I was wearing jeans and hungover, so I stopped dead on the rails.

I looked around and there was my future girlfriend, with a similarly shocked expression on her face.

“Would you like to grab a beer instead?” I asked her.

She nodded. We turned around, left and enjoyed the rest of the afternoon at a nearby bar.

(We also dropped class and signed up for basketball. The teacher wanted us to show up only sporadically. Score!)

Was our recipe difficult? Yes. Did we laugh about it? Sure.

Having a sense of humor greatly increases your likeability, especially if the humor comes out naturally.

In other words, don’t remember a bunch of jokes.

But be willing to laugh at yourself and try to focus on the lighter side of things, even in challenging circumstances.

You’ll become a people magnet in no time.

7) Do small acts of kindness

Offering help is another way to appear nice.

I don’t mean going out of your way to open the door for someone, or insisting on giving advice to someone who hasn’t asked for it.

Instead, perform small acts of kindness whenever you get the chance:

  • Compliment someone on their appearance, work, or other positive characteristic
  • Say “thank you” to express appreciation for the contributions of others
  • Offer to help someone who seems overwhelmed by a task
  • Randomly bring donuts or coffee to the office
  • If you notice that someone has been left out of a conversation, try to include them
  • Congratulate others on their achievements and celebrate their victories
  • Give words of encouragement when someone is facing a challenge

Being kind doesn’t cost a lot of money. It doesn’t take much time.

Yet it can make a big difference for someone.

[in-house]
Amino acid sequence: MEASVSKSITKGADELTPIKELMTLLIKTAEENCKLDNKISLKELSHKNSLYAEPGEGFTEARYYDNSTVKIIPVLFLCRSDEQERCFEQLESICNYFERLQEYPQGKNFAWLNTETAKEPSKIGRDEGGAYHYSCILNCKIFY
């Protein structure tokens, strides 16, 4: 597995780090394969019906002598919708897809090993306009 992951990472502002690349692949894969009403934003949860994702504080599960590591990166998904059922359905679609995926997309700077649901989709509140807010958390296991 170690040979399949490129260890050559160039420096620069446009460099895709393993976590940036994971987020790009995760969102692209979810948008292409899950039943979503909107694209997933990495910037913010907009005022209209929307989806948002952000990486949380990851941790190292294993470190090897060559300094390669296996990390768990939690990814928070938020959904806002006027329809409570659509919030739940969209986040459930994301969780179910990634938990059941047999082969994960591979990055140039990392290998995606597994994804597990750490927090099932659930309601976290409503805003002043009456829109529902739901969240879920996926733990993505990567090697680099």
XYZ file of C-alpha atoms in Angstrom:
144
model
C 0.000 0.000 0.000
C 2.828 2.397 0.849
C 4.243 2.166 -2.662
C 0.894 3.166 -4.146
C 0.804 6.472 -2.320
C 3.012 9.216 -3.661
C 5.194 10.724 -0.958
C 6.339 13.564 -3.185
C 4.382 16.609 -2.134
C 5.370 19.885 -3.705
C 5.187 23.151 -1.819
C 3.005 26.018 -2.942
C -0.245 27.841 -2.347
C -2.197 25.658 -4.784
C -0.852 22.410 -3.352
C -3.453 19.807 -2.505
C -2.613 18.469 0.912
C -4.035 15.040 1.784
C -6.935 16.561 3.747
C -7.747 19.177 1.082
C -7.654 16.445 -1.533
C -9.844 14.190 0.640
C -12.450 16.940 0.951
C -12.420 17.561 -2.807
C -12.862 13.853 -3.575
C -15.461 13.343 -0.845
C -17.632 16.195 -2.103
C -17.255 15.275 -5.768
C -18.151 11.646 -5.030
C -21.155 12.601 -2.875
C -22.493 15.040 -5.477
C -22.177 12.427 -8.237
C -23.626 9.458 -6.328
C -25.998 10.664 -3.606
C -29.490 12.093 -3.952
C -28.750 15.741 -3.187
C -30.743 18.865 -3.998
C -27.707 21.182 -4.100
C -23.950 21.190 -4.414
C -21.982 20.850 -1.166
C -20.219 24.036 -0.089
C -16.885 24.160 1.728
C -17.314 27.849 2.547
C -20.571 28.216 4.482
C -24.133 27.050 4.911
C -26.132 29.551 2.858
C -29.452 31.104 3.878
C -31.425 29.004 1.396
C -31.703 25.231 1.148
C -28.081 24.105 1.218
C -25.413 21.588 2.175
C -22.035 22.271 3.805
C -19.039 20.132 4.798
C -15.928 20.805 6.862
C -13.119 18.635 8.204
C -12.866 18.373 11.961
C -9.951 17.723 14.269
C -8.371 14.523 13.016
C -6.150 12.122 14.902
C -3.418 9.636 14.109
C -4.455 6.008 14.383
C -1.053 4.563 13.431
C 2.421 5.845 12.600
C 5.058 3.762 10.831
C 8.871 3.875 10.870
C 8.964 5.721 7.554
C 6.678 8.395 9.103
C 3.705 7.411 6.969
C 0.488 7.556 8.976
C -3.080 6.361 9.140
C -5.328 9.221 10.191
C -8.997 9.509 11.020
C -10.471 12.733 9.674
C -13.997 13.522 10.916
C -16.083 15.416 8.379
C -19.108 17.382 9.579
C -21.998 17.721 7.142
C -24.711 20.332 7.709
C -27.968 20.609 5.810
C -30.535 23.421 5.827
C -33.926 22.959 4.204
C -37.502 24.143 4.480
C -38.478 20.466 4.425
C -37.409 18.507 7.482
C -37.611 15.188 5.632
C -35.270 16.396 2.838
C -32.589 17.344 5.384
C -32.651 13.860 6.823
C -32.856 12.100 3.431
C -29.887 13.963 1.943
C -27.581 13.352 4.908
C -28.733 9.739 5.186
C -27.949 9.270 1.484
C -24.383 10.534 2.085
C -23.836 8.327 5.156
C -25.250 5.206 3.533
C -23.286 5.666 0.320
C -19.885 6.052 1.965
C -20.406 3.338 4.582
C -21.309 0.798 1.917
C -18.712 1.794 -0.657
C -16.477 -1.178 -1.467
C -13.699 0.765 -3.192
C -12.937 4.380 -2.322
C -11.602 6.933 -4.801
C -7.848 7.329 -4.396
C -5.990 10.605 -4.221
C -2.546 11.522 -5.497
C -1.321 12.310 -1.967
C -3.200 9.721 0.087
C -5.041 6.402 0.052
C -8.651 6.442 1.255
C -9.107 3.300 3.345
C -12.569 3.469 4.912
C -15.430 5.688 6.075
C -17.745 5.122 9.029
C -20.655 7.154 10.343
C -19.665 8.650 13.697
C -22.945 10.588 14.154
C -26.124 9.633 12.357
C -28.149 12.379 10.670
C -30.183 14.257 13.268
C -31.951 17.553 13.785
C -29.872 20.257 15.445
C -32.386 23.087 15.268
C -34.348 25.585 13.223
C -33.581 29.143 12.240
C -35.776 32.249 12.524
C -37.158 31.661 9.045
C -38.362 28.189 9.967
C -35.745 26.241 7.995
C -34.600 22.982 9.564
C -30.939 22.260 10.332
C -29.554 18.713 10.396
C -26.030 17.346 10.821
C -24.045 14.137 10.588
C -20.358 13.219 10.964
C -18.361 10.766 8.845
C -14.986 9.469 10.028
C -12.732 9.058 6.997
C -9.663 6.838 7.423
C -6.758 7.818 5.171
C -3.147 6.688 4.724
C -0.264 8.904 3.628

Really sympathetic people know this, so they always have a kind word up their sleeve or a helping hand.

Follow in their footsteps.

8) Sharing passions

I’m obsessed with passionate people.

What if I meet someone new and they’re going to talk for 10 minutes about some strange passion that I’m not familiar with?

Wrestling. Dungeons and Dragons. The artistry of Hayao Miyazaki. Stamps.

It does not matter.

When I see how their passion lights up their eyes, I immediately like them more.

Especially if they are excited to share their knowledge and not condescending about my lack of expertise in this area.

When someone is passionate about a subject or activity, their enthusiasm is inspiring (and contagious!).

Moreover, passion comes from genuine interests.

When someone shares their passions with you, you’re likely to get to know their real, unpolished, unapologetic self.

As you move forward, open yourself to whatever makes your heart sing.

Don’t worry about cringing anymore.

The right people will come to you.

Final thoughts

Being nice isn’t an exact science, but these little habits can help you win friends and influence people.

(Or at least don’t push others away.)

Above all, stay true to who you are.

Nothing is as irresistible as authenticity.